Technology in the Lab
Laboratory activities may be performed with data collection instruments that interface directly with computers or calculators. For example, digital sensors can be used for pH testing and water quality analysis. Once collected, these data are displayed on clearly labeled graphs, and students can easily interpret data.
At the high school chemistry level, advanced data analysis can take place with the help of technology. From digitally collected data, students can generate regression equations and lines of best fit to allow for interpolation and extrapolation to draw conclusions. The Journal of Chemical Education, The Science Teacher, and Mathematics Teacher journals are sources of investigations that use these devices, many of which may be used on a smaller scale—resulting in less waste and greater safety (see Environmental Considerations).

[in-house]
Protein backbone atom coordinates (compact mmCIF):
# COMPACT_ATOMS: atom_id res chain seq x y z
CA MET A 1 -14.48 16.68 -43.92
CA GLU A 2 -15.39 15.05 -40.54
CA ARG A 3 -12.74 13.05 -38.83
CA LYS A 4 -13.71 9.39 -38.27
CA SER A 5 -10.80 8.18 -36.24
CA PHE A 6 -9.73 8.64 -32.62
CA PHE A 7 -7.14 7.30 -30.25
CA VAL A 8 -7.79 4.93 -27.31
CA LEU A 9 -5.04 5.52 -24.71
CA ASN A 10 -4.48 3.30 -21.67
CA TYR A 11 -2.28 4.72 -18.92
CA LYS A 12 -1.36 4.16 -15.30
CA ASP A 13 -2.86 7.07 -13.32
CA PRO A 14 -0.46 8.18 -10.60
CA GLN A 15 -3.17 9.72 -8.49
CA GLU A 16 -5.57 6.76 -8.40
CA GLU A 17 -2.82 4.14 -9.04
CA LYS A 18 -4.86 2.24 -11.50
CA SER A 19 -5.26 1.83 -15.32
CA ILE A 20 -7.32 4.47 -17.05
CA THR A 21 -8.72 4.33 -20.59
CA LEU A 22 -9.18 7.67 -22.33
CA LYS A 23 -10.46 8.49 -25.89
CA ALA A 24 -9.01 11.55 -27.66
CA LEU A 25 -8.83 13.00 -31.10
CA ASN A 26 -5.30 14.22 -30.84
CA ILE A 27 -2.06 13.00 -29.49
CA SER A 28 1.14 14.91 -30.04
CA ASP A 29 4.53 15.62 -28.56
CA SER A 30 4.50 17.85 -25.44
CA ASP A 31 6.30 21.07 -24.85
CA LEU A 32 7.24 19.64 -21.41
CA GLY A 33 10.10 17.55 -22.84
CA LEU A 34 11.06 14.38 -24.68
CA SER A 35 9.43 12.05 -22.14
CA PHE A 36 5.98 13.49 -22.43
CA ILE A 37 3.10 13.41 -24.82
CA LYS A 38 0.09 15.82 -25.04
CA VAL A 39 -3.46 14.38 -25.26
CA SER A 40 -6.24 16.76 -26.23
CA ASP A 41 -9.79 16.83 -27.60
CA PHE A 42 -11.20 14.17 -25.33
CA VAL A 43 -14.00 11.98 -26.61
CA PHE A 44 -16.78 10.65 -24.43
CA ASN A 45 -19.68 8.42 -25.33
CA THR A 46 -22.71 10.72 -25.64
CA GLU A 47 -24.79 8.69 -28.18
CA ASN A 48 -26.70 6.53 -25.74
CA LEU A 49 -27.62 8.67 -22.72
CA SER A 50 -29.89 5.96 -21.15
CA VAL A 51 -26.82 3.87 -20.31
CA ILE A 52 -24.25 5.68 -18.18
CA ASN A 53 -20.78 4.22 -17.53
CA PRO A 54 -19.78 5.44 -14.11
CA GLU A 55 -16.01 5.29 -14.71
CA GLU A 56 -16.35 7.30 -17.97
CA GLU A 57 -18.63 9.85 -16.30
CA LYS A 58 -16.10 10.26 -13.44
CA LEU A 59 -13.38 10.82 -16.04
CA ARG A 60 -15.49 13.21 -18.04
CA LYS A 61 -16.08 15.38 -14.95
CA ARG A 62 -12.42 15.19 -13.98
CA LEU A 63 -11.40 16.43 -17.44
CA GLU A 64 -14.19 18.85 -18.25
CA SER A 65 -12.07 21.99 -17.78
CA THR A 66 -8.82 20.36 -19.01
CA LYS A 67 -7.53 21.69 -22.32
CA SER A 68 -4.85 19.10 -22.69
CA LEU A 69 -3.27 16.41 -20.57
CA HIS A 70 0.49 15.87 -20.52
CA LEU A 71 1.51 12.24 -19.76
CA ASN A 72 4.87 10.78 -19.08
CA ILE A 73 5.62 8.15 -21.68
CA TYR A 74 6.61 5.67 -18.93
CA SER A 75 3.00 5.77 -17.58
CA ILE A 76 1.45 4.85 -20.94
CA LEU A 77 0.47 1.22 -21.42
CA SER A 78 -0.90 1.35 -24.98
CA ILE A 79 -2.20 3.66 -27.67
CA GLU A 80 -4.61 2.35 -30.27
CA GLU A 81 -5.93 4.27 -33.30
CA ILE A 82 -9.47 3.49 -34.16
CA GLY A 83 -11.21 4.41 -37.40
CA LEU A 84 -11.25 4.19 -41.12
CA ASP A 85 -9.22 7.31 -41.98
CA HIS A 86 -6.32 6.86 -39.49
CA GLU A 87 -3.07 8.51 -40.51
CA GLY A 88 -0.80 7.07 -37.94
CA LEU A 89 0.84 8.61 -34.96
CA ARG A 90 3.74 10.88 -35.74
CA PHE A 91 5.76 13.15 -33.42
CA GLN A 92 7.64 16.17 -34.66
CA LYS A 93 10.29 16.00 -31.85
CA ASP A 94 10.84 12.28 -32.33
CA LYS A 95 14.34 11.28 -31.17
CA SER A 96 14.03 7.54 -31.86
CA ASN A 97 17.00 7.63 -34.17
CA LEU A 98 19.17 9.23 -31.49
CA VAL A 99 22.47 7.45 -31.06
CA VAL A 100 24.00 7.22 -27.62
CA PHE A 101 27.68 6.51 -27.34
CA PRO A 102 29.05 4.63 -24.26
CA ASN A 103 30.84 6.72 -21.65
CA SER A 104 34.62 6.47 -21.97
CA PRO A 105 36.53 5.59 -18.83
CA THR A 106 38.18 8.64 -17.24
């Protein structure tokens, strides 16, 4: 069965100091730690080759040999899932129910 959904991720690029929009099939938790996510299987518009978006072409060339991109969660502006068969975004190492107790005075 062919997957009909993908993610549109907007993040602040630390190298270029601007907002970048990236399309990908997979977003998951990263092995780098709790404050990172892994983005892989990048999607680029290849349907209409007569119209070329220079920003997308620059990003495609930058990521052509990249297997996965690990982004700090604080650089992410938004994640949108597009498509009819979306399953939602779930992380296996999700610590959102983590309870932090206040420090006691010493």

Videos of lab apparatus or advanced lab techniques can be created to assist students with a new experiment or method. Or if a student is absent from class the day of an experiment or demonstration, a video can provide him or her with the visual experience that other students we exposed to.
With access to shared documents, class data sets may be collected for more accurate data analysis. For example, when conducting a titration, a class set of data can easily be generated and shared. This provides students an opportunity to consider erroneous data points within a large set of data, rather than the limited two or three trials they conducted.
Although the use of technology is crucial to provide students with a modern education, it is important for students to understand the underlying chemistry principles and be able to articulate them.